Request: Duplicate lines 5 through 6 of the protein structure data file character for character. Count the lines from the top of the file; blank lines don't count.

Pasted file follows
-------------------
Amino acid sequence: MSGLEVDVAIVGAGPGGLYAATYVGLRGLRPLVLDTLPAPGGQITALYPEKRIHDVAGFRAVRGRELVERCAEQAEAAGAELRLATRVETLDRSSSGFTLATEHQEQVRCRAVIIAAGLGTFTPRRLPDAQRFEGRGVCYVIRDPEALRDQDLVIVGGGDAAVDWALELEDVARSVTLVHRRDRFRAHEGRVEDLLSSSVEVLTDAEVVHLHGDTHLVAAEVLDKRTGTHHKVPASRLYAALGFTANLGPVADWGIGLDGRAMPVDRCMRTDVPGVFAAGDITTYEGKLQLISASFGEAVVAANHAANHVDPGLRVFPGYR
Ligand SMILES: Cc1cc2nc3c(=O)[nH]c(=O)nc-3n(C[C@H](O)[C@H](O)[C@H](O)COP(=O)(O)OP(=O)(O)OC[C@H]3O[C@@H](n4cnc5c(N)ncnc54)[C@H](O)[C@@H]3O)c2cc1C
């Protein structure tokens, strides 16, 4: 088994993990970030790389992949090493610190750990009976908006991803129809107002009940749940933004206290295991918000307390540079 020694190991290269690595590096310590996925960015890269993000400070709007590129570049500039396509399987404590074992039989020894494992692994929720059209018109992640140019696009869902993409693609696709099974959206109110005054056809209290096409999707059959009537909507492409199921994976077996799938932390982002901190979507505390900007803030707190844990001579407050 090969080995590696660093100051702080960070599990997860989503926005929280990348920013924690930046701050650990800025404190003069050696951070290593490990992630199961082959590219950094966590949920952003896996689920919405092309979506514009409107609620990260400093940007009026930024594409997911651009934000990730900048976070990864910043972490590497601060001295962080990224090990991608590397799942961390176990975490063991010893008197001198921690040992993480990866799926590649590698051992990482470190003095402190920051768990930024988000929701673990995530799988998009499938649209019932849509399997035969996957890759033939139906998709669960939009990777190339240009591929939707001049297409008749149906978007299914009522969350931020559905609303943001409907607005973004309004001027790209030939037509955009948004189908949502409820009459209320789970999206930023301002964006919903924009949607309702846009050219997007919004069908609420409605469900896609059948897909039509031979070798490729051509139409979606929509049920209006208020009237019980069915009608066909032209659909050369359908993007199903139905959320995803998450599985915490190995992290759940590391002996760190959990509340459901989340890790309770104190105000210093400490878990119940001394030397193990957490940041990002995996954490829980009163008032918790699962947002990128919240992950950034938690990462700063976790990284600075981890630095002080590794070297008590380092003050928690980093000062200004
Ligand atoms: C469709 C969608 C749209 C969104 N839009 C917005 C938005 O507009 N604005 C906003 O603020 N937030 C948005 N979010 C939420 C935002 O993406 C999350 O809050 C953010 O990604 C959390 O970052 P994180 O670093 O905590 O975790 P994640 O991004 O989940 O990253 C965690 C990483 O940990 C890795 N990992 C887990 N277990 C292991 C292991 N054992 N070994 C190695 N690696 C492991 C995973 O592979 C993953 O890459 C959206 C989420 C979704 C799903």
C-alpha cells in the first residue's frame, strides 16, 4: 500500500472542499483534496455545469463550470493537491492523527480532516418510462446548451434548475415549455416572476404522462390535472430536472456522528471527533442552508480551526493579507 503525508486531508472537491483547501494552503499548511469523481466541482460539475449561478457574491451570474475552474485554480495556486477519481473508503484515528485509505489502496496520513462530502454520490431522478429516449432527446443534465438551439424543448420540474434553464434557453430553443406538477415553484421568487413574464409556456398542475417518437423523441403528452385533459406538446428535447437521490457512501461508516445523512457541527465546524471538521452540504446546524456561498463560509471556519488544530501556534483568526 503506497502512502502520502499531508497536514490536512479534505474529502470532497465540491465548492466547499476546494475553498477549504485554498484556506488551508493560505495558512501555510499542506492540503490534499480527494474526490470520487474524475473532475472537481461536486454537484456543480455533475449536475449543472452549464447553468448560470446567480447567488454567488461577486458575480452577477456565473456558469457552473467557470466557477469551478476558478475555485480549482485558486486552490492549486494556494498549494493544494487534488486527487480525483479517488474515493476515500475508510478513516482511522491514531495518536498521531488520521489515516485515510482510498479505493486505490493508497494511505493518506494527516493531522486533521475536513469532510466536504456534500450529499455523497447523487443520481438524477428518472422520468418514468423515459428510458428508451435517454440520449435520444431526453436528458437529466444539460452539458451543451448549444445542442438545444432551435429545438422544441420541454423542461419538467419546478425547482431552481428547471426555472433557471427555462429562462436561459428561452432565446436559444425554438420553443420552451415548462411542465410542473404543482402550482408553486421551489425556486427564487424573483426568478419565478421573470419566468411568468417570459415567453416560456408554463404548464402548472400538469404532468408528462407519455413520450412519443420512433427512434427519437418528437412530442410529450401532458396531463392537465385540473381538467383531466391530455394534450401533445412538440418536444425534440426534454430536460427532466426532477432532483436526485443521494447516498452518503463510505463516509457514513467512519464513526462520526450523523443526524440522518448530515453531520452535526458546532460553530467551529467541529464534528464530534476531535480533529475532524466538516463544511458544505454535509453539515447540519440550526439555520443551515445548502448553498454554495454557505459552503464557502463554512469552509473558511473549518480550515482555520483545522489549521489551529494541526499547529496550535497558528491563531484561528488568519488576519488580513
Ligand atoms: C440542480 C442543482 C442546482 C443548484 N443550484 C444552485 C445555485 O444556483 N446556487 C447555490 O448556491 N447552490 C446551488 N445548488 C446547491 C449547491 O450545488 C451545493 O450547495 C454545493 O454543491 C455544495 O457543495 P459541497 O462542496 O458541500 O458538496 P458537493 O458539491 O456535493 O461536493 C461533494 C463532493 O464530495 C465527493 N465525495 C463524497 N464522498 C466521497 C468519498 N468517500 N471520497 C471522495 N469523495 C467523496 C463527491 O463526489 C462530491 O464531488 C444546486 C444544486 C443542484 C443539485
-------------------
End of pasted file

C-alpha cells in the first residue's frame, strides 16, 4: 500500500472542499483534496455545469463550470493537491492523527480532516418510462446548451434548475415549455416572476404522462390535472430536472456522528471527533442552508480551526493579507 503525508486531508472537491483547501494552503499548511469523481466541482460539475449561478457574491451570474475552474485554480495556486477519481473508503484515528485509505489502496496520513462530502454520490431522478429516449432527446443534465438551439424543448420540474434553464434557453430553443406538477415553484421568487413574464409556456398542475417518437423523441403528452385533459406538446428535447437521490457512501461508516445523512457541527465546524471538521452540504446546524456561498463560509471556519488544530501556534483568526 503506497502512502502520502499531508497536514490536512479534505474529502470532497465540491465548492466547499476546494475553498477549504485554498484556506488551508493560505495558512501555510499542506492540503490534499480527494474526490470520487474524475473532475472537481461536486454537484456543480455533475449536475449543472452549464447553468448560470446567480447567488454567488461577486458575480452577477456565473456558469457552473467557470466557477469551478476558478475555485480549482485558486486552490492549486494556494498549494493544494487534488486527487480525483479517488474515493476515500475508510478513516482511522491514531495518536498521531488520521489515516485515510482510498479505493486505490493508497494511505493518506494527516493531522486533521475536513469532510466536504456534500450529499455523497447523487443520481438524477428518472422520468418514468423515459428510458428508451435517454440520449435520444431526453436528458437529466444539460452539458451543451448549444445542442438545444432551435429545438422544441420541454423542461419538467419546478425547482431552481428547471426555472433557471427555462429562462436561459428561452432565446436559444425554438420553443420552451415548462411542465410542473404543482402550482408553486421551489425556486427564487424573483426568478419565478421573470419566468411568468417570459415567453416560456408554463404548464402548472400538469404532468408528462407519455413520450412519443420512433427512434427519437418528437412530442410529450401532458396531463392537465385540473381538467383531466391530455394534450401533445412538440418536444425534440426534454430536460427532466426532477432532483436526485443521494447516498452518503463510505463516509457514513467512519464513526462520526450523523443526524440522518448530515453531520452535526458546532460553530467551529467541529464534528464530534476531535480533529475532524466538516463544511458544505454535509453539515447540519440550526439555520443551515445548502448553498454554495454557505459552503464557502463554512469552509473558511473549518480550515482555520483545522489549521489551529494541526499547529496550535497558528491563531484561528488568519488576519488580513
Ligand atoms: C440542480 C442543482 C442546482 C443548484 N443550484 C444552485 C445555485 O444556483 N446556487 C447555490 O448556491 N447552490 C446551488 N445548488 C446547491 C449547491 O450545488 C451545493 O450547495 C454545493 O454543491 C455544495 O457543495 P459541497 O462542496 O458541500 O458538496 P458537493 O458539491 O456535493 O461536493 C461533494 C463532493 O464530495 C465527493 N465525495 C463524497 N464522498 C466521497 C468519498 N468517500 N471520497 C471522495 N469523495 C467523496 C463527491 O463526489 C462530491 O464531488 C444546486 C444544486 C443542484 C443539485